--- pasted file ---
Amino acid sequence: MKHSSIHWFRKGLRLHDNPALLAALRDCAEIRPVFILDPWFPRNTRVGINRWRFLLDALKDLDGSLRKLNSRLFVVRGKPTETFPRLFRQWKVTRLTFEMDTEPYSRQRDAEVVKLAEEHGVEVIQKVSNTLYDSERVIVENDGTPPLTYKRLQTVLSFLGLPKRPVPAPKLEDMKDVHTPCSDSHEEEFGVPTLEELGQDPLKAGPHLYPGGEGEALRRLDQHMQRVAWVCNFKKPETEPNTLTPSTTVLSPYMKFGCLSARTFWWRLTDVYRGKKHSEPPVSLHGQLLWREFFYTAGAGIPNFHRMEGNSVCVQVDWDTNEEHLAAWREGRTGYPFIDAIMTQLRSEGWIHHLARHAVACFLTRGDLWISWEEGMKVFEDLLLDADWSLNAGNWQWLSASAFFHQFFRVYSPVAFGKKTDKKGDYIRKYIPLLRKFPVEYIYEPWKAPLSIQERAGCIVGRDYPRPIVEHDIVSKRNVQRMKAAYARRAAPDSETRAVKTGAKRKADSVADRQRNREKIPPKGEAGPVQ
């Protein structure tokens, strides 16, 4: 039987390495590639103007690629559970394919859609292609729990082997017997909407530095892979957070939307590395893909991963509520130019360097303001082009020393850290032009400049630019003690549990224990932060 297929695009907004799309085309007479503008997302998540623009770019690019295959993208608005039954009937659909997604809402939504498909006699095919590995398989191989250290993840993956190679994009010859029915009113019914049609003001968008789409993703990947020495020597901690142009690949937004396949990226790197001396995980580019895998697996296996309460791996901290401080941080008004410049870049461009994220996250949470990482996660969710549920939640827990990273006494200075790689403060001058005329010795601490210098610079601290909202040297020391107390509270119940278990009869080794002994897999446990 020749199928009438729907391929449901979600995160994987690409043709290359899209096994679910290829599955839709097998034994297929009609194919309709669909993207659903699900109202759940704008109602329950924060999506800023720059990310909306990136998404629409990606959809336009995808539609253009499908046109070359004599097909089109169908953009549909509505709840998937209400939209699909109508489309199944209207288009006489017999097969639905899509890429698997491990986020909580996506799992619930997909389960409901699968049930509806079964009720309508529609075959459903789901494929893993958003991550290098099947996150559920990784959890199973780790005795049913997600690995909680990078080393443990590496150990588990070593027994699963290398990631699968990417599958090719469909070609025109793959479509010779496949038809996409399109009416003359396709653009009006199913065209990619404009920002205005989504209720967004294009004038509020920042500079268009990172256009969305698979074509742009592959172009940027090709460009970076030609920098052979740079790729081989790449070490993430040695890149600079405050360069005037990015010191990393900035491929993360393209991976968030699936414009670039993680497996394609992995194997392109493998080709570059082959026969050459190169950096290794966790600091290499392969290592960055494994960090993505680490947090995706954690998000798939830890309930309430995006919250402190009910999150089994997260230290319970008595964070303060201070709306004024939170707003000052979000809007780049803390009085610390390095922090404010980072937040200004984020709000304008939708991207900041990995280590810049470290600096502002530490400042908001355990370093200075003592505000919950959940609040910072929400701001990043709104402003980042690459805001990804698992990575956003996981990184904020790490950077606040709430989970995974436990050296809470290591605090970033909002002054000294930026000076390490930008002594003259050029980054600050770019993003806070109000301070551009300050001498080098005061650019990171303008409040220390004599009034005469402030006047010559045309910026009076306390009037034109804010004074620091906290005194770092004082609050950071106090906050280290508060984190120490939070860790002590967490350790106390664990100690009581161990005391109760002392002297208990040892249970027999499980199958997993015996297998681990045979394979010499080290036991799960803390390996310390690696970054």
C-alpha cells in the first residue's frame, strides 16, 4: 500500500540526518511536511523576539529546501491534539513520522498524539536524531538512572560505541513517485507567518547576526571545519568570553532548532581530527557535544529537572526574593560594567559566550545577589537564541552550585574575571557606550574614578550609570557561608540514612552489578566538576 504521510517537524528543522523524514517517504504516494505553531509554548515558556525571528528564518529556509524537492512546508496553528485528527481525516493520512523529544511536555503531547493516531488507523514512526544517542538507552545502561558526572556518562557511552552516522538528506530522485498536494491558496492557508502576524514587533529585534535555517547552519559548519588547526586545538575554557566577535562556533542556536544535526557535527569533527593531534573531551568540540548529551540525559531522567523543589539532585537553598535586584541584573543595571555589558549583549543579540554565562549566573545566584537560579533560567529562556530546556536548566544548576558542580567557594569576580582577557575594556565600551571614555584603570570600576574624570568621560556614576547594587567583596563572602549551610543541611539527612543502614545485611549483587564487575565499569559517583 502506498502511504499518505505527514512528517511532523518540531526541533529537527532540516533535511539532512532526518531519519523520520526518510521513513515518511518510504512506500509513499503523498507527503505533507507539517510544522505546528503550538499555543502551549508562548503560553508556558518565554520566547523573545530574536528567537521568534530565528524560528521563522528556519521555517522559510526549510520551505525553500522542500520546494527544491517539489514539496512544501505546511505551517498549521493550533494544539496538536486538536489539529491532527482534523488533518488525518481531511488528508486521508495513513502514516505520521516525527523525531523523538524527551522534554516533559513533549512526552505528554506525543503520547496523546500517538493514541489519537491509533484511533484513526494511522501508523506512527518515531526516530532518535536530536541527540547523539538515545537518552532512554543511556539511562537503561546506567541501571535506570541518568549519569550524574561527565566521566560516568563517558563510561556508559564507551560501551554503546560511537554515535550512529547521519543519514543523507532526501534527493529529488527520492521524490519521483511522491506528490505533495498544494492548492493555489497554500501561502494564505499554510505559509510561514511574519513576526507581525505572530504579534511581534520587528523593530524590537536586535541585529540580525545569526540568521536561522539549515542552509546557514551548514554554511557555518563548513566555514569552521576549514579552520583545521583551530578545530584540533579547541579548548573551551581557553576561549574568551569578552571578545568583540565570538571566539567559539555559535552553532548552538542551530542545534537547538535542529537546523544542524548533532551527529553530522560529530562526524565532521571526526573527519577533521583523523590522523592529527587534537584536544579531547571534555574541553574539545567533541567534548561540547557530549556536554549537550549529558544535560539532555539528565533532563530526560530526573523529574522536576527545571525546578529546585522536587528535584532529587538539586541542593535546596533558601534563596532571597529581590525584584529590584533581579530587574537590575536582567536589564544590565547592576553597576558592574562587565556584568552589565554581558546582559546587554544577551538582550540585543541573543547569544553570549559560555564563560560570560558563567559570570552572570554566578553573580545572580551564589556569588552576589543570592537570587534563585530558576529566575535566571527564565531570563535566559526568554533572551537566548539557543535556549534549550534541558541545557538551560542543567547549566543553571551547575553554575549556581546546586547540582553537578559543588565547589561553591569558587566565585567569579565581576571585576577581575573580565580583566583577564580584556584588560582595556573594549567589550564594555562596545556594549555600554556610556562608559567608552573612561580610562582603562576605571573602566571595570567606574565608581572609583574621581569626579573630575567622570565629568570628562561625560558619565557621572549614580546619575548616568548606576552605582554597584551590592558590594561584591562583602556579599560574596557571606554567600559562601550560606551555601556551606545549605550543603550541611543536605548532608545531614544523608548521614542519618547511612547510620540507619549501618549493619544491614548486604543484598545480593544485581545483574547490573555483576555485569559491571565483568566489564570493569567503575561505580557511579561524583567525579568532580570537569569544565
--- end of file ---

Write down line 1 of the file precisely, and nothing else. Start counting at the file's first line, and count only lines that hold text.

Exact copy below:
Amino acid sequence: MKHSSIHWFRKGLRLHDNPALLAALRDCAEIRPVFILDPWFPRNTRVGINRWRFLLDALKDLDGSLRKLNSRLFVVRGKPTETFPRLFRQWKVTRLTFEMDTEPYSRQRDAEVVKLAEEHGVEVIQKVSNTLYDSERVIVENDGTPPLTYKRLQTVLSFLGLPKRPVPAPKLEDMKDVHTPCSDSHEEEFGVPTLEELGQDPLKAGPHLYPGGEGEALRRLDQHMQRVAWVCNFKKPETEPNTLTPSTTVLSPYMKFGCLSARTFWWRLTDVYRGKKHSEPPVSLHGQLLWREFFYTAGAGIPNFHRMEGNSVCVQVDWDTNEEHLAAWREGRTGYPFIDAIMTQLRSEGWIHHLARHAVACFLTRGDLWISWEEGMKVFEDLLLDADWSLNAGNWQWLSASAFFHQFFRVYSPVAFGKKTDKKGDYIRKYIPLLRKFPVEYIYEPWKAPLSIQERAGCIVGRDYPRPIVEHDIVSKRNVQRMKAAYARRAAPDSETRAVKTGAKRKADSVADRQRNREKIPPKGEAGPVQ